Abstract

Despite recent advances, treatment of elderly patients with AML remains a challenge because of adverse disease biology, comorbidities and therapy related toxicities. The balance between effectivity and toxicity of treatment strategies play a key role. Since comparative studies are lacking, a prospective randomized trial was designed among German AML study groups with different treatment strategies to compare outcome.

Patients ≥60 years with all AML subtypes except M3 were randomized up-front to a common standard arm (CSA) (10%) and to study specific arms (90%) of the AMLCG or the OSHO. The CSA consisted of one or two inductions of araC 100 mg/m2/d continuous IV (CI) d 1-7 d and daunorubicin (dauno) 60 mg/m2/d IV d 3, 4, 5 and two courses of araC 1 g/m2/d BID IV d 1, 3 and 5 as consolidation (Mayer RJ et al, NEJM 1994). The AMLCG study arm randomized TAD (araC 100 mg/m2/d CI d1-2 followed by BID d 3-8, dauno 60 mg/m2/d IV d 3-5 and 6-thioguanine 100 mg/m2/d po BID d 3-9) and HAM [araC 1 mg/m2/d IV BID d 1-3 and mitoxantrone (mito) 10 mg/m2/d IV d 3-5] versus two courses of HAM with any 2nd course only given if blasts persisted ± G-CSF. Two courses of TAD were given as consolidation followed by maintenance chemotherapy over three years. The OSHO study arm included araC 1 g/m²/d BID IV d 1 + 3 + 5 + 7 and mito 10 mg/m2/d IV d 1 - 3 for one or two induction courses and ara-C 500 mg/m² BID 1h IV d 1 + 3 + 5 in combination with mito10 mg/m2/d IV d 1 + 2 as consolidation. Pegfilgrastim 6 mg s.c. was applied on day 10 of induction and on d 8 of consolidation. The study was approved by the IRB and registered at clinicaltrials.gov (NCT01497002 and NCT00266136). Written informed consent was obtained from all patients prior to randomization.

Between April 1st, 2005 and May 26th, 2015 1286 patients were assigned randomly to the CSA (n=132) or to the study groups arm (n=1154). After excluding 139 patients (10.8%), 1147 patients were eligible for analysis, 1120 with follow-up for overall survival (OS) and 1079 for complete remission (CR) analysis. Baseline characteristics of all eligible patients showed median ages of 68 (60-82) years for the CSA and 69 (60-87) and 70 (60-85) years in the study arms A and B, respectively (p=0.05). Proportions of patients with secondary AML differed significantly between study arms (A: 42%, B: 30%, CSA: 36%; p=0.003). The CSA had less flt3 wildtype/npm1 wildtype patients (31%) vs. arm A (51% p=0.040) and arm B (58%, p=0.0455). No differences were observed with respect to cytogenetic risk groups, white blood cell counts, LDH, and npm1 mutant/ flt3-wildtype or mutant.

The primary endpoint event free survival (EFS) did not differ between the CSA and study group strategies. Three-year EFS was 12.4% (95% CI: 6.7 - 19.9%) in the CSA, 15.6% (95% CI: 13.1 - 18.3%) in group A and 11.4% (95% CI, 7.4% to 16.4%) in group B (n.s.;Fig.1). With a median follow-up of 67 months, OS did not differ significantly between CSA and study group regimens. The 3-year survival probability was 22.3% (95% CI: 14.7-30.9%) in the CSA, 24.7% (95% CI: 21.6-27.9%) in group A and 22.4% (95% CI, 16.7% - 18.3%) in group B (Fig.2).

CR status after 90 days of therapy was evaluated as secondary endpoint. The proportion of patients in CR in the CSA [51% (95% CI: 42-61%)] was comparable to the 50% (95% CI: 47-54%) and 48% (95% CI: 41-55%) of the study group arms (p=n.s.). Persistent leukemia was seen in 16% (95% CI: 10-24%) in the CSA vs 17% (95% CI: 14-19%) and 12% (95% CI: 8-17%) in groups A and B, respectively (both p= n.s.). A total of 226 patients died within 90 days of treatment, 24% (95% CI: 17-33%) in CSA, 19% in group A (95% CI: 16-22%) and 27% (95% CI: 21-33%) in group B; CSA vs A p=0.1859, CSA vs B p=0.5902). Death without AML was 3% in CSA, 2% in group A and 3% in group B, death with AML was 9% in CSA, 6% in group A and 5% in group B and death from indeterminate cause was 12% in CSA, 11% in group A and 20% in group B. Three-year relapse free survival (RFS) was 21.3% (95% CI: 12.2 - 31.0) in the CSA, 28.9% (95% CI: 24.9 -33.0%) in group A and 24.0% (95% CI: 16.8 - 31.9) in group B (both p=n.s.; Fig.3).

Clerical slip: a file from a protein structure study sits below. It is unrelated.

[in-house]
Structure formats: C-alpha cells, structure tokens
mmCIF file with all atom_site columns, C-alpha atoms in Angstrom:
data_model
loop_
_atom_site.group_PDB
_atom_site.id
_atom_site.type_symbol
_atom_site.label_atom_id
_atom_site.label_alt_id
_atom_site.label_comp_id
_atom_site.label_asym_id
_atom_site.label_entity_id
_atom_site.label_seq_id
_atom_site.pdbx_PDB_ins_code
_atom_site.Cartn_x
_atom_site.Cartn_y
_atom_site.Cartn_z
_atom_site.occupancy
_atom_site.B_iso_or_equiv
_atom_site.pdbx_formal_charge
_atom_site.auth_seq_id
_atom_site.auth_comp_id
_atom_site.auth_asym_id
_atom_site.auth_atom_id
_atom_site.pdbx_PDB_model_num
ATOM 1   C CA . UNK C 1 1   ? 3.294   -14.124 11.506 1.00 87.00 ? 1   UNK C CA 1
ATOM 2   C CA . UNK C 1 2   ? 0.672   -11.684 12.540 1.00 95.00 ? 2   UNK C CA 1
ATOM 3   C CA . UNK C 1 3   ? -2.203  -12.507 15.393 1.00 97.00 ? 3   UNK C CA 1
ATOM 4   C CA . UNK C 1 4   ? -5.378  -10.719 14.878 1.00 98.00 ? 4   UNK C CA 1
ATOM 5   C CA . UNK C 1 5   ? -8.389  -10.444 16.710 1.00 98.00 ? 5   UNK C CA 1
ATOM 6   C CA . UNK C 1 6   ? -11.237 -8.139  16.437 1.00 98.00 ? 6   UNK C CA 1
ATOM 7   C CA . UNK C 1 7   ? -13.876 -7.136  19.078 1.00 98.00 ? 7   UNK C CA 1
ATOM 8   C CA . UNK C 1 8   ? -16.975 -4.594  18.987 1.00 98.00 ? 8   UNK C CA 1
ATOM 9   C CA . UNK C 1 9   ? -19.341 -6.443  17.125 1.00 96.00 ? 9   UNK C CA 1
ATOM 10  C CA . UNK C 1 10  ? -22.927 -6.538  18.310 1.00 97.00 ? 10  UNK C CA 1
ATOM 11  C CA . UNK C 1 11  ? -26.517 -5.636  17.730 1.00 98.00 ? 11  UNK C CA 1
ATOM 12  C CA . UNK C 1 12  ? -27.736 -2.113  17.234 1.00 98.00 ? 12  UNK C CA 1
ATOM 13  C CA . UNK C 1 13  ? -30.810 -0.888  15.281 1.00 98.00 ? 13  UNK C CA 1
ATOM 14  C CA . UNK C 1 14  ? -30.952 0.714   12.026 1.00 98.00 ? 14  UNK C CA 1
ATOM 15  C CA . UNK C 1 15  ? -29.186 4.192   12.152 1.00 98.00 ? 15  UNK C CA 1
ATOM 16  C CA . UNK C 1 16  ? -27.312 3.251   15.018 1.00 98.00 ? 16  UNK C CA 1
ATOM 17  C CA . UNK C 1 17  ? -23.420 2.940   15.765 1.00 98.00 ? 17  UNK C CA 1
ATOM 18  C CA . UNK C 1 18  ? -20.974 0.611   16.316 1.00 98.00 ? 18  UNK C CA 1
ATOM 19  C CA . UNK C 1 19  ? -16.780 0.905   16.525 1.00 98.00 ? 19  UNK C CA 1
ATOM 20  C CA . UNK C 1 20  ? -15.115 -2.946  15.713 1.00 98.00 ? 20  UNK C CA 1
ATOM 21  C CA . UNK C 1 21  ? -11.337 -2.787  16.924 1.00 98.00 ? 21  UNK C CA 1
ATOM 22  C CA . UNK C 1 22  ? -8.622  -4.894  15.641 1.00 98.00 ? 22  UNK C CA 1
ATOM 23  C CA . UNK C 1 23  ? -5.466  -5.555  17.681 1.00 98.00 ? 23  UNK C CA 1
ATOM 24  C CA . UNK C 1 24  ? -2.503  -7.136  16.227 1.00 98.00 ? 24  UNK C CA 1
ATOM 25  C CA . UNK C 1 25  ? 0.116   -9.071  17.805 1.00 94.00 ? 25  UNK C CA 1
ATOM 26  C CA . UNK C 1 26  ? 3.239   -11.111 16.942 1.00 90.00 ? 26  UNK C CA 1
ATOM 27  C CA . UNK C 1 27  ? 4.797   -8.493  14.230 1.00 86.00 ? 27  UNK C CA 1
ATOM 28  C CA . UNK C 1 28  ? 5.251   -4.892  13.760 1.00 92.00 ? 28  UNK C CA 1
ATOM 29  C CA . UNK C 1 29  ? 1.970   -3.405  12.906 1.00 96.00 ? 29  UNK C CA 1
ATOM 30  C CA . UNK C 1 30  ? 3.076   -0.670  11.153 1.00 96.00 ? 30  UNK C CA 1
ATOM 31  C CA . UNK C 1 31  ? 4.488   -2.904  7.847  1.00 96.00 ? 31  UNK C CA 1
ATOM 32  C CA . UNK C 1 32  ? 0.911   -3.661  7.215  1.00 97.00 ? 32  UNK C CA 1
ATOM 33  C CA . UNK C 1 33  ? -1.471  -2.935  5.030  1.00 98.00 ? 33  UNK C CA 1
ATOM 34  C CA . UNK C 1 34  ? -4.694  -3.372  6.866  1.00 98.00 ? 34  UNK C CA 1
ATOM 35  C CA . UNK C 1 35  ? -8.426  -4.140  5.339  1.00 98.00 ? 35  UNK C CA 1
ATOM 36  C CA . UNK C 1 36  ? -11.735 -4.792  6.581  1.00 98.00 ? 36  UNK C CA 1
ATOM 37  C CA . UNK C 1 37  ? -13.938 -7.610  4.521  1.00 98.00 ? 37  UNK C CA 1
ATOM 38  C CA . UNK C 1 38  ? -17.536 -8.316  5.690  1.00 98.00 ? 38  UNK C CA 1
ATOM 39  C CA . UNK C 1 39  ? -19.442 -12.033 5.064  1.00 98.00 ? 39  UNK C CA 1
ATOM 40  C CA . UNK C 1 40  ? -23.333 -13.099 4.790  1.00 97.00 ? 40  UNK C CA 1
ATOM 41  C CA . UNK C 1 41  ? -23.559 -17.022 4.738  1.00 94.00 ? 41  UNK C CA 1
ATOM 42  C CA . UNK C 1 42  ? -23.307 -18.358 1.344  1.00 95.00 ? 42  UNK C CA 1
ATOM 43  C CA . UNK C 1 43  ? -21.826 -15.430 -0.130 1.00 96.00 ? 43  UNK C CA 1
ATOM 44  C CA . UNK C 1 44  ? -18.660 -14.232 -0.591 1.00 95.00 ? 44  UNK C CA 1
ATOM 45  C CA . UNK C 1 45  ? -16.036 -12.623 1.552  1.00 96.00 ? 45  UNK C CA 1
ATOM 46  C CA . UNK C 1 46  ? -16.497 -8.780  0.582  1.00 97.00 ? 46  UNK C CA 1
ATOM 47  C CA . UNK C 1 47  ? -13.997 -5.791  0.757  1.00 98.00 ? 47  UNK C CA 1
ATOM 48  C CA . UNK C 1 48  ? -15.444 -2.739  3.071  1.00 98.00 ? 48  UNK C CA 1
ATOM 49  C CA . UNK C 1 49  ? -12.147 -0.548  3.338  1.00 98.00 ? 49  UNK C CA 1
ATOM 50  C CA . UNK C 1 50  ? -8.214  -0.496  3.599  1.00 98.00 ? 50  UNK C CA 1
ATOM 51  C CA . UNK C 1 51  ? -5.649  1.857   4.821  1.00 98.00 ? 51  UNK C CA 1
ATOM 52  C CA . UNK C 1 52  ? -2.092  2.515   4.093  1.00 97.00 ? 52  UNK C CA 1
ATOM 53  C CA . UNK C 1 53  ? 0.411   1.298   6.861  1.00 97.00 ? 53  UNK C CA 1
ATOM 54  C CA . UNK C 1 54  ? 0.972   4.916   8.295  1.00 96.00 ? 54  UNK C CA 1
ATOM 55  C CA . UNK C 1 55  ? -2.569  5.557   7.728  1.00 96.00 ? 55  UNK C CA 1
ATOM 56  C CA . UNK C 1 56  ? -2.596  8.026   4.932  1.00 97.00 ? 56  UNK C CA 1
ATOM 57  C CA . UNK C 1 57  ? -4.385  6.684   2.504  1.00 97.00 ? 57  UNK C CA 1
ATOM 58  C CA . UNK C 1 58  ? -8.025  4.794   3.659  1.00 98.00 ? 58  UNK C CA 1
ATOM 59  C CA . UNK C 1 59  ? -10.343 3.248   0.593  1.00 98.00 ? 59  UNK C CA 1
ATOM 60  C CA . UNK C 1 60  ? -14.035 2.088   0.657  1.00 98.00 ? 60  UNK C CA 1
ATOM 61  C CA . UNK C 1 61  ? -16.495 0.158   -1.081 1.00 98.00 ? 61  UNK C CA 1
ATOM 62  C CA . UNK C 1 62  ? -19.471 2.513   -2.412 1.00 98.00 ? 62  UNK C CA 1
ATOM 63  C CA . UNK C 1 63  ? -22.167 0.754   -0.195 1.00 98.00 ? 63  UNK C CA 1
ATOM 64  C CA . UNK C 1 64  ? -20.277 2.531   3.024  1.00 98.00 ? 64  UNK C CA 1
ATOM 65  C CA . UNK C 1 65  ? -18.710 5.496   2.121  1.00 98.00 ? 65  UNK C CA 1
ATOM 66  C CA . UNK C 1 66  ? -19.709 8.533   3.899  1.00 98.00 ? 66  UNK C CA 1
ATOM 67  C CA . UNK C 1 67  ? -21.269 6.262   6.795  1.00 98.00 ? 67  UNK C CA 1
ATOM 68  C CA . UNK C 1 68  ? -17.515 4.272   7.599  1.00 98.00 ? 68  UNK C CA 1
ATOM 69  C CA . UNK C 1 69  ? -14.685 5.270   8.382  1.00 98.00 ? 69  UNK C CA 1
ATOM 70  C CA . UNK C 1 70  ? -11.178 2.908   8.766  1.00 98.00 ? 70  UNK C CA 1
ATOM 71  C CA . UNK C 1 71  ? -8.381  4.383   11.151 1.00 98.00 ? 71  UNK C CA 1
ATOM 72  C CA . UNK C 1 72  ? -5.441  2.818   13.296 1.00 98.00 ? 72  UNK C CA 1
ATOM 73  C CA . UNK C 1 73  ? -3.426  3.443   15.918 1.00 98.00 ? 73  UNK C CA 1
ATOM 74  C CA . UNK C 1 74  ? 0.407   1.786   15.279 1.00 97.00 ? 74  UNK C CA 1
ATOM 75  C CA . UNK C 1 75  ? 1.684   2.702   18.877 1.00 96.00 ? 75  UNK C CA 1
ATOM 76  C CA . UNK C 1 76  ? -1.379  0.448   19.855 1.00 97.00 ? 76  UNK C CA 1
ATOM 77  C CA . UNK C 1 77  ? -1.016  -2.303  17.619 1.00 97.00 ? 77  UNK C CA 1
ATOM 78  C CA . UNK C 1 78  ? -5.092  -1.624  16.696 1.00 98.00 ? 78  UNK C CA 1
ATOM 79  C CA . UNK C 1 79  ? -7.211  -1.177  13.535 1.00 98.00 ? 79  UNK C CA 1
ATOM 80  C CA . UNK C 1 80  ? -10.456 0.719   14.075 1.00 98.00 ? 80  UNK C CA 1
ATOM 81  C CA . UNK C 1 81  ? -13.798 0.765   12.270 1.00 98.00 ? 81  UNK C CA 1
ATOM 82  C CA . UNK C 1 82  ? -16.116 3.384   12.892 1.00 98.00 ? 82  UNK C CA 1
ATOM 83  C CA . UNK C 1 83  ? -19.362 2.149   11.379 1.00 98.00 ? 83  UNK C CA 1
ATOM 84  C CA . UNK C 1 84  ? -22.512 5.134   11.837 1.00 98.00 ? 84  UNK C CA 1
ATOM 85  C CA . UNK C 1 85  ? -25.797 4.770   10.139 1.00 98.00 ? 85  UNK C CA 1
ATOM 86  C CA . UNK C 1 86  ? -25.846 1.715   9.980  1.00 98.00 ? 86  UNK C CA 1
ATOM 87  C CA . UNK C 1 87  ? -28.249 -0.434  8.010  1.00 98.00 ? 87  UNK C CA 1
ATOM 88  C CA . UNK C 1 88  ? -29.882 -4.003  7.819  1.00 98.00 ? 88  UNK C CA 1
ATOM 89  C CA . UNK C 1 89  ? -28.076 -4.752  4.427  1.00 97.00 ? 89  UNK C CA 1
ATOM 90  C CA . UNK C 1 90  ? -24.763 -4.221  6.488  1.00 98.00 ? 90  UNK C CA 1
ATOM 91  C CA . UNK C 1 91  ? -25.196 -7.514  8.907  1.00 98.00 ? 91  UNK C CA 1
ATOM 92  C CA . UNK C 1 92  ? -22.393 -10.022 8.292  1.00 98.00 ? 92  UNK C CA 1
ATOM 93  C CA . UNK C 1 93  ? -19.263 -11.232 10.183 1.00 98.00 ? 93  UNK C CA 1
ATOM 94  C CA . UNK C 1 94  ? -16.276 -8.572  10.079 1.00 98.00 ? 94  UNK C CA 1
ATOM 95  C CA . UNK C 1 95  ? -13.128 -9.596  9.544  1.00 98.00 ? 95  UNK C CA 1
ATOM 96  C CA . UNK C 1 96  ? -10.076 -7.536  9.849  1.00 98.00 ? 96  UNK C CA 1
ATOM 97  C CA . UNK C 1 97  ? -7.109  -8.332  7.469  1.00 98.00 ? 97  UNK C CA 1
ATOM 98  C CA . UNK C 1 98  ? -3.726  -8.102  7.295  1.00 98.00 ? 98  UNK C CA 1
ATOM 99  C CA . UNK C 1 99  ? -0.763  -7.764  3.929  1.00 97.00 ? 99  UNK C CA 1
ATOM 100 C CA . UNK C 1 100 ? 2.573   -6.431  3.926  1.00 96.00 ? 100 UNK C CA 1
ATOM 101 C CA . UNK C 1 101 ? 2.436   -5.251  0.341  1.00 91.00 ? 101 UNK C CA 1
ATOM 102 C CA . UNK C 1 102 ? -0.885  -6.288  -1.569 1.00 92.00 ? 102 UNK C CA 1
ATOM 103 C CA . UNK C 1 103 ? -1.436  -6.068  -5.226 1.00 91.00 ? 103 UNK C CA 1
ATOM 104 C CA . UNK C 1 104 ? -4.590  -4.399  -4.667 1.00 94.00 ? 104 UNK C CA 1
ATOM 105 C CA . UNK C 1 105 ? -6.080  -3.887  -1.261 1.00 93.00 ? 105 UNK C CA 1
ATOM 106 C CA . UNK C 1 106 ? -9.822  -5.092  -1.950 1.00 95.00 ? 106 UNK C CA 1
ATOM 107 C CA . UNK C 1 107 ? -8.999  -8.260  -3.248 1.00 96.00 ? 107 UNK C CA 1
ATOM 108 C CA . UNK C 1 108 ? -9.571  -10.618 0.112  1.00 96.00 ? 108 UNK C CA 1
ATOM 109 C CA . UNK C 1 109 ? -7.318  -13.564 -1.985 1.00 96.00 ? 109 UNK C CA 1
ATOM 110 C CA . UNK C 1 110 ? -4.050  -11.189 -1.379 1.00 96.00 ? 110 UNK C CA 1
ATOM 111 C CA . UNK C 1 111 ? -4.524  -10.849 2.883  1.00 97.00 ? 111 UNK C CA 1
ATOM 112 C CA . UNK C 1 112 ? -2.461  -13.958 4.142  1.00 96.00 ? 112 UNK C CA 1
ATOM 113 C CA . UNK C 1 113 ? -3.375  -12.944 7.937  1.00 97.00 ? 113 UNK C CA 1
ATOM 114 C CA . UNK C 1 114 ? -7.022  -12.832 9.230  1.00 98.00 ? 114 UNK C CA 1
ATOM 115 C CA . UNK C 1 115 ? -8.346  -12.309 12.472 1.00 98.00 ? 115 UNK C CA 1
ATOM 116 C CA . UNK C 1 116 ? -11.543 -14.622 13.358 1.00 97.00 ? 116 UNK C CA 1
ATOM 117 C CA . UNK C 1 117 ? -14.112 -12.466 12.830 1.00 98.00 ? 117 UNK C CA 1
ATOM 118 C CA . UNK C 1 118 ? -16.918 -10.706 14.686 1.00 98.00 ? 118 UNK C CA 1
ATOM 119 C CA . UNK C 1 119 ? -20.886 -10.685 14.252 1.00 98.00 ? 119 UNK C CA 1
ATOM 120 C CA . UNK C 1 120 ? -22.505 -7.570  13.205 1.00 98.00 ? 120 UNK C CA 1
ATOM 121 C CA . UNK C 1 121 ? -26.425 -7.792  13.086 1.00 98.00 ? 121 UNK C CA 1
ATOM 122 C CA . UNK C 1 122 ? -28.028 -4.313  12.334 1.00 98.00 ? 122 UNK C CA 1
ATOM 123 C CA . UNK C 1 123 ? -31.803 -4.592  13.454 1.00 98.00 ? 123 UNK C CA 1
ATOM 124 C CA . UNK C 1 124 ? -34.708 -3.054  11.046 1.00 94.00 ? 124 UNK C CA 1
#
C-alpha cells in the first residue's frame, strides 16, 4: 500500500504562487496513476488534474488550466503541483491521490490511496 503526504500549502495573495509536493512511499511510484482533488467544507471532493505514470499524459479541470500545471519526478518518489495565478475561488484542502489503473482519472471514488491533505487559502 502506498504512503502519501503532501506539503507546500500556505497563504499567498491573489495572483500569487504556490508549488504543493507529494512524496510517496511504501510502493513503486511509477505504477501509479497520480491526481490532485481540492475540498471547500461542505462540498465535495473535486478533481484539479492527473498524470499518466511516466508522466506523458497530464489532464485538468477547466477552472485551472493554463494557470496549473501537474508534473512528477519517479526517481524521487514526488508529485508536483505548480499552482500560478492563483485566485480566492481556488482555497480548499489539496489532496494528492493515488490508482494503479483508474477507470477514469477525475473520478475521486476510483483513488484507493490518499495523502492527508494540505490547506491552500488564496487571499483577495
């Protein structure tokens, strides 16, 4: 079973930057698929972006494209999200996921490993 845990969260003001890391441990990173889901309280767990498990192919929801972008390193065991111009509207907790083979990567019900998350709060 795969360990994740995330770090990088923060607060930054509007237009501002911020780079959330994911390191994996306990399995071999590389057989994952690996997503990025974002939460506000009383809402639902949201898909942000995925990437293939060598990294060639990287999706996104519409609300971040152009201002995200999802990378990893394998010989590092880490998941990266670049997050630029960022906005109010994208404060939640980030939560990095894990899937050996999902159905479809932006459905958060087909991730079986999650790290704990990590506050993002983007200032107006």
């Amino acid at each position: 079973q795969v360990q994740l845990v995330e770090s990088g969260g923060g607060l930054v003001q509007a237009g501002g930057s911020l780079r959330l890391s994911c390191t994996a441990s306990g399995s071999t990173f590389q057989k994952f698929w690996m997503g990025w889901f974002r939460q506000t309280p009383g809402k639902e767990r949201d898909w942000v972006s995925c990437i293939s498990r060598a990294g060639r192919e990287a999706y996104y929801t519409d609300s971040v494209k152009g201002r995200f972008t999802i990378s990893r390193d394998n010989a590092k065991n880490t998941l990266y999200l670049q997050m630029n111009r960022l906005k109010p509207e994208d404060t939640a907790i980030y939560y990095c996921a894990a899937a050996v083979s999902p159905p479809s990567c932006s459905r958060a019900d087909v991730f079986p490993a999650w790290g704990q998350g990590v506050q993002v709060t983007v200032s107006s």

In multivariate analysis independent variables for EFS and OS were age, type of disease, cytogenetic group and WBC count, but not the allocation to one of the treatment arms. Age and cytogenetic group were determinants for RFS.

Conclusion

A strictly prospective comparison of different treatment strategies in patients with AML did not show clinically relevant outcome differences when compared to a common standard arm.

Disclosures

Niederwieser:Novartis Oncology Europe: Research Funding, Speakers Bureau; Amgen: Speakers Bureau. Hoffmann:Novartis Oncology Europe: Research Funding. Al-Ali:Celgene: Consultancy, Honoraria, Research Funding; Novartis: Consultancy, Honoraria, Research Funding. Hegenbart:Pfizer: Other: Travel grant; Janssen: Honoraria, Other: Travel grant. Sayer:Riemser Pharma: Consultancy. Hochhaus:BMS: Honoraria, Research Funding; Novartis: Honoraria, Research Funding; Pfizer: Honoraria, Research Funding; ARIAD: Honoraria, Research Funding. Fischer:Novartis: Consultancy, Honoraria. Dreger:Novartis: Consultancy; Janssen: Consultancy; Gilead: Consultancy; Gilead: Speakers Bureau; Roche: Consultancy; Novartis: Speakers Bureau. Hiddemann:Roche: Membership on an entity's Board of Directors or advisory committees; Genentech: Other: Grants; Roche: Other: Grants.

Author notes

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Asterisk with author names denotes non-ASH members.

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